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  1. #1

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    Print or slide film for trip?

    Hi everyone,
    I've searched for topics which addressed my question but either I haven't narrowed it enough or am using the wrong search criteria. Therefore my request for suggestions. I've recently returned to using 35mm after aquiring a number of Spotmatics and good lenses almost by accident. Coincidently a financial spasm meant selling off my medium format gear. I haven't shot color print film in 20 years, using exclusively b&w print and color slides. I'll be going on a trip next month on which I'll take three Spotmatics and three lenses. I'm accustomed to having several 120 backs which afforded me the luxury of switching film after 10 shots or selecting a different back loaded with an appropriate film. I plan to have one body loaded with Tri-X, one with FP-4 and one with color. Normally I'd use Sensia 100 but wonder if I should use something with a bit more latitude. If it were you, would you continue with a 100 ISO slide film or choose a print film, perhaps 200 iso?
    I appreciate your suggestions and recommendations.

    Phil

  2. #2

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    What is your intention as far as the color is concerned? If it is two make analog photos then print film is the natural choice. If it is to scan then slide film for digital printing may have an edge. If you want to project slides then guess what I would advise.

    High quality prints can be made with analog methods using slides. The best that can be done would require both highlight as well as contrast modificatioin masks. This is very expensive to have others do for you and requires a good deal of skill and time to do for yourself.

    For good lighting I would advise Kodak 100UC or Fuji 160 print film for lower levels of lighting I would pick the most comparable version of each in a faster film.

    Now, have a nice trip.
    Claire (Ms Anne Thrope is in the darkroom)

  3. #3

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    Thanks fot the response Claire. It wouldn't have hurt for me to a bit clearer as to my intentions. What I've always done, a far as color goes, is to shoot slides then choose those (if any) from which to have prints made. I've always liked seeing what the actual end product should look like rather than relying on machine prints from color negs. Yeah it's more expensive, but I' ve never had all that many keepers anyway. Guess I was really wondering if in fact there was enough exposure latitude in color print film to make it worthwhile, since pushing isn't really an option as it is with b&w.

    Phil

  4. #4
    David Brown's Avatar
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    Phil:

    I, alas, suffer from this same malady. I've shot slides all my life, as did my father before me. There was a time when slide film was "sharper" than print film, but I doubt that's true anymore.

    On my last vacation, I shot both types. Now I have slides that I wish there was a negative of, and negs that I wish I could throw up on the screen.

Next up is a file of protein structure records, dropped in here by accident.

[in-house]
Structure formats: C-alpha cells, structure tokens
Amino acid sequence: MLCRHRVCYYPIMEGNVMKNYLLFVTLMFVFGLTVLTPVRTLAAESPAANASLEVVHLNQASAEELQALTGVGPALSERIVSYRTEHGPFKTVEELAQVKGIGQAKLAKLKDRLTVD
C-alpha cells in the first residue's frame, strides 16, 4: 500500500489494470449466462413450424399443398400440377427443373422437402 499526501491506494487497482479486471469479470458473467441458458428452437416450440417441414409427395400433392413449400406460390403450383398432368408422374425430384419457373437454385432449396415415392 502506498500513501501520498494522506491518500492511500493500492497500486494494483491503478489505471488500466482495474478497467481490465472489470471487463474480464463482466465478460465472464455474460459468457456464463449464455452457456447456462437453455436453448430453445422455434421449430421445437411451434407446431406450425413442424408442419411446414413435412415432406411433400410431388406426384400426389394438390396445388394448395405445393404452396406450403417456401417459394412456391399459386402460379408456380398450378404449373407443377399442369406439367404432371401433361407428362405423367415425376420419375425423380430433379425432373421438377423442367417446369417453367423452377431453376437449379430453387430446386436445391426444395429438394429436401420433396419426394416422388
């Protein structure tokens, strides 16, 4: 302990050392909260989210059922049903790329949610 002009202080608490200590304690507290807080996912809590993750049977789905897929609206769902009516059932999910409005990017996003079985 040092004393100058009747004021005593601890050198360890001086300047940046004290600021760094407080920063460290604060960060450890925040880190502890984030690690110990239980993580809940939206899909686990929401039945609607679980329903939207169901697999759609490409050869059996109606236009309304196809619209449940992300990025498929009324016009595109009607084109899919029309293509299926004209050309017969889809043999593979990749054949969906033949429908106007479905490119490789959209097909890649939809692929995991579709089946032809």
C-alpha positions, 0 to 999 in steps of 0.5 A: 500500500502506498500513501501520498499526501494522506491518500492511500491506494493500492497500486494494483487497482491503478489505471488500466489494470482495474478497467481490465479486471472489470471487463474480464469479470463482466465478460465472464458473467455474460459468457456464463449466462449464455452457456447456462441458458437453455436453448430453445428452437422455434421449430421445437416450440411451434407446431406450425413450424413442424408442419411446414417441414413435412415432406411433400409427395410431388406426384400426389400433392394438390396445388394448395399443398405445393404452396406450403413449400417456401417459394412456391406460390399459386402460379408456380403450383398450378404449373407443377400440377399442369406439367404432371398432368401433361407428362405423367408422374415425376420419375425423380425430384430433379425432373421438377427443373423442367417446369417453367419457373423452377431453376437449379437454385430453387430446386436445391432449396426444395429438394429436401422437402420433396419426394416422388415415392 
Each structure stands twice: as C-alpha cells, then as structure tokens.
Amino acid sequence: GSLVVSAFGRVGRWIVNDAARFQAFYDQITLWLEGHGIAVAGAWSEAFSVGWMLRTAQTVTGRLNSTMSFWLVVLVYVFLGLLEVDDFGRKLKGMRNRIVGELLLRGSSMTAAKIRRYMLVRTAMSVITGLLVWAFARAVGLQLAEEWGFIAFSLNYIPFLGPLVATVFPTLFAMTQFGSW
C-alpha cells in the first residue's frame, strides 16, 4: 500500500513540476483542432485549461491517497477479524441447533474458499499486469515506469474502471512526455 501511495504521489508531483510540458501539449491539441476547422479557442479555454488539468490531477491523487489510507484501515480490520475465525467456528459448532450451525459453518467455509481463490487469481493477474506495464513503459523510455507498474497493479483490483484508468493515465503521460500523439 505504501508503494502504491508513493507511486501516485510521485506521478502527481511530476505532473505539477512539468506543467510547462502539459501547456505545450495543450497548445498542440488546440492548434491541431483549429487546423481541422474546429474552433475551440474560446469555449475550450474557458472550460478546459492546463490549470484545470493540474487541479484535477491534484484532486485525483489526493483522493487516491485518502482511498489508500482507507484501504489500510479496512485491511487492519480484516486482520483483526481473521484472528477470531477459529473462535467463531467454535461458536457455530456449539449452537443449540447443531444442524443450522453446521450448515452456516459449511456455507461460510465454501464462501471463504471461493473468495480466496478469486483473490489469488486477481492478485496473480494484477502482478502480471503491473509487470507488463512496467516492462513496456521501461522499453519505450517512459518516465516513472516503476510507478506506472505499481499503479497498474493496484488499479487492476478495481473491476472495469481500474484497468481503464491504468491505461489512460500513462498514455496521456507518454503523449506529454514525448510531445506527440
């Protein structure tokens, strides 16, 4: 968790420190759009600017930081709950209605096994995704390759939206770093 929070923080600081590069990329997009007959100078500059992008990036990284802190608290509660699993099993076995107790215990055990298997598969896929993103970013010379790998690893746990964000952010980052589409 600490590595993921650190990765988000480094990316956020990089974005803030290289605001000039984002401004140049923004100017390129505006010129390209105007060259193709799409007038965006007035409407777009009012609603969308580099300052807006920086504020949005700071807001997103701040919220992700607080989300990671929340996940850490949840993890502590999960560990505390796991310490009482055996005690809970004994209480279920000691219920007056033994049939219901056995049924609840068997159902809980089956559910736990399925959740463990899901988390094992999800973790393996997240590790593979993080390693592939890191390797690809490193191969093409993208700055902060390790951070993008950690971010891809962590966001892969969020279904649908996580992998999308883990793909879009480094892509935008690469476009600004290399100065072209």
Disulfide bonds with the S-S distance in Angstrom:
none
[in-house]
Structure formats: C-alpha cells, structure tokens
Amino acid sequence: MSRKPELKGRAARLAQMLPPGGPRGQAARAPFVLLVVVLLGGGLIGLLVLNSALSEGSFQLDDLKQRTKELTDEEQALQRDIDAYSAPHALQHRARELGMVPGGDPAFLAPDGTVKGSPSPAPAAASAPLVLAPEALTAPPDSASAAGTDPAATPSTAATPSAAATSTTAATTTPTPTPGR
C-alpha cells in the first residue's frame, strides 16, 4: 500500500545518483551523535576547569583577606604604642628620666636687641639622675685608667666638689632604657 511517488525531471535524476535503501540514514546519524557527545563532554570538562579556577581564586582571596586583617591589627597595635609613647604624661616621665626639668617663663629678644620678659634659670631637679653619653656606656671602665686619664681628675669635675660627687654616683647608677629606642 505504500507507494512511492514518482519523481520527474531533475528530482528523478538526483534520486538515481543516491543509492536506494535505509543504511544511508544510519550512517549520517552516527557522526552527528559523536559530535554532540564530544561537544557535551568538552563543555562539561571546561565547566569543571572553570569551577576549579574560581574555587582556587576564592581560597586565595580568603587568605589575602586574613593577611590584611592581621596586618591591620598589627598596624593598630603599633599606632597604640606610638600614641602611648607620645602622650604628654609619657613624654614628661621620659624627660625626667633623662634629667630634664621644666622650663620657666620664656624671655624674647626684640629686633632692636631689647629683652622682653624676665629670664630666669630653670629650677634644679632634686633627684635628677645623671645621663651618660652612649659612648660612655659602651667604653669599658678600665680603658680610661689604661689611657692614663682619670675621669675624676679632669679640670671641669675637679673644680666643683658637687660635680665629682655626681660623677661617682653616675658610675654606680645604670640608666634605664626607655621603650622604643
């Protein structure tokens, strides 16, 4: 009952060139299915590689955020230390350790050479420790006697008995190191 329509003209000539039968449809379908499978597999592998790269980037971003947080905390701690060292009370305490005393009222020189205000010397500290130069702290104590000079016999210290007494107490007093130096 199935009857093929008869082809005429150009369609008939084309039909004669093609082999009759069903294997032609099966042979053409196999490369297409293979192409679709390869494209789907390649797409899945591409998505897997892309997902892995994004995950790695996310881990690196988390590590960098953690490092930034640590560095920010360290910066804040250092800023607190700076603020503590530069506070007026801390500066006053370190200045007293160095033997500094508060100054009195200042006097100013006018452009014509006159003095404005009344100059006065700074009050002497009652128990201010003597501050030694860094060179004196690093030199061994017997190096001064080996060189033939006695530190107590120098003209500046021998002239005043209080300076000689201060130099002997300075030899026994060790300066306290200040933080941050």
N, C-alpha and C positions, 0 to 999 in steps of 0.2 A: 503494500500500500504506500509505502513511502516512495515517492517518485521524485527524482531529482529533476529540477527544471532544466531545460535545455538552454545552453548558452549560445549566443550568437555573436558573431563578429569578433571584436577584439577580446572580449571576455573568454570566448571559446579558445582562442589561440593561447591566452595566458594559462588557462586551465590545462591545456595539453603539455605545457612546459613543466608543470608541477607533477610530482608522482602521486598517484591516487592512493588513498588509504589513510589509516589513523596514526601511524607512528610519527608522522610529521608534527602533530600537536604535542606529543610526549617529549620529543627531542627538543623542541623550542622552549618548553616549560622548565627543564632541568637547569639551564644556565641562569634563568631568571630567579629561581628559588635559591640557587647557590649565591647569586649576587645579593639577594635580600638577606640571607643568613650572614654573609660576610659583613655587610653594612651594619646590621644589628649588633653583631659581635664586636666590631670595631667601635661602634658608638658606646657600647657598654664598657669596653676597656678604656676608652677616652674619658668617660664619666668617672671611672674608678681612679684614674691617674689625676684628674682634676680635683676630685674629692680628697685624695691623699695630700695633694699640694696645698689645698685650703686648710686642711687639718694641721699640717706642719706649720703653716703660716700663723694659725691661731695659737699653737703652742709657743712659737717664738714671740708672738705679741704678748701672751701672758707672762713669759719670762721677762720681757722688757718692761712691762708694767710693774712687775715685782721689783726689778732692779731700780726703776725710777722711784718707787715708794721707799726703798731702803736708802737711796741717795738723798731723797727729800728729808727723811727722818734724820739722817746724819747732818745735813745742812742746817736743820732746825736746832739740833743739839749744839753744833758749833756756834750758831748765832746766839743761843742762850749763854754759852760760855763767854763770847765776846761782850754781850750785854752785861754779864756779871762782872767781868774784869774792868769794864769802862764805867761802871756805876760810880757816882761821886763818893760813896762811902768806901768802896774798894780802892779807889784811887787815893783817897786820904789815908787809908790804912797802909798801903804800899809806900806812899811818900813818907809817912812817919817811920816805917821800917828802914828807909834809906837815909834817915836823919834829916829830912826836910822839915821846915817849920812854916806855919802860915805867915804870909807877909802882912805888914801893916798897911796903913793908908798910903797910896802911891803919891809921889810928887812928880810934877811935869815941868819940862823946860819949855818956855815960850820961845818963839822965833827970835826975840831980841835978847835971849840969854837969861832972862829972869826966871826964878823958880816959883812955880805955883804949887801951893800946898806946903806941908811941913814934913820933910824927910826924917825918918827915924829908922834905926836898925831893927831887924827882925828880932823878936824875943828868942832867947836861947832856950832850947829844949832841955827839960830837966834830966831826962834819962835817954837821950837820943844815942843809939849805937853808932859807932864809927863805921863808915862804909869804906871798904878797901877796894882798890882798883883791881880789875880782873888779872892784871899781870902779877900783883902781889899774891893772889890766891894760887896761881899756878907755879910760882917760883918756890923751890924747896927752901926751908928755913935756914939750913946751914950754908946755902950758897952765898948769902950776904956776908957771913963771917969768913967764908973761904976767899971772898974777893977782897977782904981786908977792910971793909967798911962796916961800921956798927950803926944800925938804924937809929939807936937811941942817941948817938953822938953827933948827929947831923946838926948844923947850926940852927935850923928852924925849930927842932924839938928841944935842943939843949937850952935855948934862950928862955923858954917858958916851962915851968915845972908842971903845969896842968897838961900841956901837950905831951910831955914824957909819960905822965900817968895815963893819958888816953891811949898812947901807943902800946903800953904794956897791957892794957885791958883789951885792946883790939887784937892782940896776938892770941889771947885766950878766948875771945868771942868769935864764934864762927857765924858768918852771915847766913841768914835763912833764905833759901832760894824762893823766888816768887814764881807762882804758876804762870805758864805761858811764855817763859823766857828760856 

Neg film may have more exposure latitude, at least that is the conventional wisdom. I am finding that neg film also gives me a more accessable medium to show pix to others. Especially vacation pix.

    As for "art". Well, I'm a hobbiest, not an artist. However, If I were shooting color "seriously", I would probably go with chrome, and do what I can to get the exposures dead on. But for vacation snaps, I think I'm switching to neg film.

    Hope this helps, but probably not. :rolleyes:

    Just wanted to let you know that you're not the only one.

    Cheers

  5. #5

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    Thanks David! Sadly I'm not an artist either. Or perhaps I have an artist's temperment without the talent. I did shoot some negatives recently while in Egypt and was terribly disappointed in the prints I got back. That might say more about the machine operator than about the film but I can't really read the negatives as I can a slide. Maybe I should try some more negative film. Maybe I oughta give color printing a try, too!
    Thanks very much to you and Claire!

    Phil

  6. #6
    manjo's Avatar
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    Although I dont have as many yrs of shooting experience, I believe slides are better than prints for color. Fuji 100/50 135 film beats anyother film out there IMHO. Advantages being, they last longer, you can print them and scan them, also you can project them and view them on large screen. Its better to scan slides than prints/negative. Some article I read a while back said "avoid 200 speed film" but I dont remember the reasons it gave right now. But it was pretty convincing and so I gave up shooting 200 speed.
    [COLOR=Red]Cartman[/COLOR]: How long till I get the pictures back?
    [COLOR=Blue]Photographe[/COLOR]r: It will be four days
    [COLOR=Red]Cartman[/COLOR]: Four days! oh my god I cant wait that long
    -- South park



 

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